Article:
Ex-NDP Leader Andrea Horwath a fixture of Ontario politics for over a decade

·4 min read

For Andrea Horwath, the fourth time wasn't the charm.

The Hamiltonian who helmed Ontario's New Democratic Party for 13 years started off the campaign hoping to form government, and ended it by stepping down Thursday night, despite securing Official Opposition status for a second straight term.

"It's time for me to pass the torch, to pass the baton, to hand off the leadership of the NDP. It makes me sad, but it makes me happy because our team is so strong right now," she told supporters in an emotional speech.

Horwath, 59, served three terms as a Hamilton city councillor starting in 1997. She made the jump to the Ontario legislature in a byelection in 2004. She has been leader of the party since 2009, through four general elections.

Some observers had expected Horwath to step down if her party lost the third election, but in 2018, the NDP soared to Official Opposition status while the Liberals were reduced to single-digit seats.

This time, the writing was on the wall, and Horwath came to the NDP's election party prepared.

After pulling out a tissue to wipe away tears, Horwath said she was doing her best to follow a family tradition.

"My grandma would have normally tucked it under her sleeve, but my sleeve is too loose. I had to tuck it into my belt," she said. "But I'm not shedding tears of sadness. I'm shedding tears of pride."

She's finishing off strong, if not exactly where she'd hoped to be.

The NDP had only 10 of the 107 seats in the legislature when Horwath was elected leader. As of Thursday, the party has 31 out of 124.

Horwath spent her last years at the head of the NDP criticizing the Progressive Conservative government's response to the COVID-19 pandemic.

She accused them of being too slow to act, not doing enough to keep students safe in school and too lax in protecting long-term care homes.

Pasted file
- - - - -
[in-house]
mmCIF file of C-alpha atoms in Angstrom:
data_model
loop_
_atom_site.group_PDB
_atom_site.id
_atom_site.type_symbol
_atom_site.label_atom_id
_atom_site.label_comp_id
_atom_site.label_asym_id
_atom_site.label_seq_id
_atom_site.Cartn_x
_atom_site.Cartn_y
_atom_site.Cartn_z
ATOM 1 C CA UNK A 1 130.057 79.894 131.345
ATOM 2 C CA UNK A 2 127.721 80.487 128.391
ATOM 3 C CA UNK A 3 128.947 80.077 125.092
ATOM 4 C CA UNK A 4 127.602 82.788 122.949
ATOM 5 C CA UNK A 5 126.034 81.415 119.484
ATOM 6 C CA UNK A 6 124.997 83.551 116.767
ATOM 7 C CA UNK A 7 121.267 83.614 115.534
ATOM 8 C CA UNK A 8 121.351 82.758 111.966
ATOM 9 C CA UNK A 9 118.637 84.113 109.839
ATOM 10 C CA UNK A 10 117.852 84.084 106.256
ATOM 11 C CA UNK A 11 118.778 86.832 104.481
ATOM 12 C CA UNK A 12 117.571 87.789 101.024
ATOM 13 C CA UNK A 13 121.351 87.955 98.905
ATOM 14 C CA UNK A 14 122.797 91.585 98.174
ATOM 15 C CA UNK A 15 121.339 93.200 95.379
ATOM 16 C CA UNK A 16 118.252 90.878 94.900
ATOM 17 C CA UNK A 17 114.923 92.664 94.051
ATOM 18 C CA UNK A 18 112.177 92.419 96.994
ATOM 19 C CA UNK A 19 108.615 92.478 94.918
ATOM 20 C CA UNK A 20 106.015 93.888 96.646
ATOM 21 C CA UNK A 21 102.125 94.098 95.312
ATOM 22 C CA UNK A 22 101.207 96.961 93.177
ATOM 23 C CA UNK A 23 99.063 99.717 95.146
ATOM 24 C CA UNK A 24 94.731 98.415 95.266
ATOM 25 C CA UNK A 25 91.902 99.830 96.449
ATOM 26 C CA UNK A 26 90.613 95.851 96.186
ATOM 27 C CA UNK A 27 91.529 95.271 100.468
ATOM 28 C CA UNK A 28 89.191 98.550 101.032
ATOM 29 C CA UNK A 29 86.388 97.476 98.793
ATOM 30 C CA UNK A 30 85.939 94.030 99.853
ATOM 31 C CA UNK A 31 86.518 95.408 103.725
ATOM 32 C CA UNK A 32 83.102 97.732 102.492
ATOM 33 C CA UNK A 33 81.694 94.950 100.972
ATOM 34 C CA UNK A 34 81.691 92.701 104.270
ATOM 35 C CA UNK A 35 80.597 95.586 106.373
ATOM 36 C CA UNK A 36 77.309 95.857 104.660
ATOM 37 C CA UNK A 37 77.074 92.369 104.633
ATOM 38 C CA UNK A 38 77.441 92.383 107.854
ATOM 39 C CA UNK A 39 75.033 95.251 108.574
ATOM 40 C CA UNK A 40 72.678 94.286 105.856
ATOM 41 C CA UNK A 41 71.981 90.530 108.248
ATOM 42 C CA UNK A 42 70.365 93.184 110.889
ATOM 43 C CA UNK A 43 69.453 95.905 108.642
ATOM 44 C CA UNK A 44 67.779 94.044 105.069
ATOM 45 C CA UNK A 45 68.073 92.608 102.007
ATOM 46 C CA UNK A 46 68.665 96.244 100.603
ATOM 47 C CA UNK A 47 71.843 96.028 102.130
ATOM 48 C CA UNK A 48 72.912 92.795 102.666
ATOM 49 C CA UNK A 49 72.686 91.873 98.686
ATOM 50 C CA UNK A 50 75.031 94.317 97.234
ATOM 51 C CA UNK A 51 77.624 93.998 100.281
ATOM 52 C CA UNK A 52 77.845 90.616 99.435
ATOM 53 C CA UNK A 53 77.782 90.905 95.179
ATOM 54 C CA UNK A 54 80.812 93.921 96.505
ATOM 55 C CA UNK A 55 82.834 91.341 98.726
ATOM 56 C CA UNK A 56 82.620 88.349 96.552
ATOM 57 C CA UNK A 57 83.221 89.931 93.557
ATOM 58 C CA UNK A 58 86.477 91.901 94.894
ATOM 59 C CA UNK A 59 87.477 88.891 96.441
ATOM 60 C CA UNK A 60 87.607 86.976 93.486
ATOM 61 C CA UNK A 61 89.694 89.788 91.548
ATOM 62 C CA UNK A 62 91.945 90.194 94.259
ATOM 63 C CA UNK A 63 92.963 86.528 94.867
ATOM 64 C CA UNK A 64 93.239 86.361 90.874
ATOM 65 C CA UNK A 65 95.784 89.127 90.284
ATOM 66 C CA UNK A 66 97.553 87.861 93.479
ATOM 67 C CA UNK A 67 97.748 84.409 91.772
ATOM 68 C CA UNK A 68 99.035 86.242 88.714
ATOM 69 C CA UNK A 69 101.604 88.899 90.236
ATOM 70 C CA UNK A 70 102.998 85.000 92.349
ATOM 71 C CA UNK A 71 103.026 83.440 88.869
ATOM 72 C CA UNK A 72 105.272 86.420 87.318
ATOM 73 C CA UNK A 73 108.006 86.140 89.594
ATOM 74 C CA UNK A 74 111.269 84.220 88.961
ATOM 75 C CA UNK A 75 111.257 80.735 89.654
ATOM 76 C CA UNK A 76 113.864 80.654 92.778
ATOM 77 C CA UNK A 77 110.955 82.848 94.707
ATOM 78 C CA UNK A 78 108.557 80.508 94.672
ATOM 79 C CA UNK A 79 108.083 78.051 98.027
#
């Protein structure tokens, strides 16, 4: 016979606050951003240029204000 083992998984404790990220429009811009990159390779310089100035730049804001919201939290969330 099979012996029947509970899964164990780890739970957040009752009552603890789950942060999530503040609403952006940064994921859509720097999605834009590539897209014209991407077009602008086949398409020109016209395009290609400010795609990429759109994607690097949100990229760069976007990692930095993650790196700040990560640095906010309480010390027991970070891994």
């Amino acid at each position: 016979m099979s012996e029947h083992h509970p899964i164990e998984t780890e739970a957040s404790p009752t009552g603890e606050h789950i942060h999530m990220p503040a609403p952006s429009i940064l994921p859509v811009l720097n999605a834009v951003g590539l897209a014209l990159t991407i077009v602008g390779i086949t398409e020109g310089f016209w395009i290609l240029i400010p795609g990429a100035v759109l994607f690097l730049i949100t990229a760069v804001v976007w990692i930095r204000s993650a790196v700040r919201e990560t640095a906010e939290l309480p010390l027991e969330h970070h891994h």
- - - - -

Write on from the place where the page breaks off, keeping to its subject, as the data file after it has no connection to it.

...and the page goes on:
"We tried to get them for many years to invest in long-term care and to really turn around the horrific circumstances that people were living in, in long-term care homes, particularly the ones that were operated by private companies, but long-term care really did take the brunt," Horwath said while campaigning in Brampton, Ont., last week.

Ending for-profit long-term care homes was among her party's banner promises. They also included bringing mental health care under OHIP coverage, boosting minimum wage to $20 an hour in 2026 and repealing Bill 124, which capped public sector workers' wage increases.

The pledge made her popular among unions, though her ties to working class causes started much earlier.

She grew up in Stoney Creek, the daughter of an autoworker, and graduated from McMaster University with a degree in labour studies.

She went on to get a job at a workers’ education centre in Hamilton, established to help people with literacy and numeracy. As part of the job, Horwath had to get comfortable talking to all sorts of people.

"Here's me, I don't know maybe in my early 20s, maybe 23 or so, and I enter this union hall with all of these big, burly steelworkers to talk to them about ESL and literacy," she told The Canadian Press in an interview during the campaign. "It was pretty daunting."

Horwath said she still gets nervous sometimes when public speaking, but 10 years as a waitress helped her hone her communications skills.

Her extroverted side was on stark display after she was sidelined by COVID-19 just before the northern leg of her tour of the province.

She made her appearances virtually, her image displayed on a TV. Sometimes, she'd stop partway through a sentence to cough.

But when she was back, she was really back.

“I’m on fire, guys,” she shouted at the end of a morning announcement, her first day making in-person appearances again. "I think a couple of days in isolation have made me get re-energized."

This report by The Canadian Press was first published June 3, 2022.

Nicole Thompson, The Canadian Press

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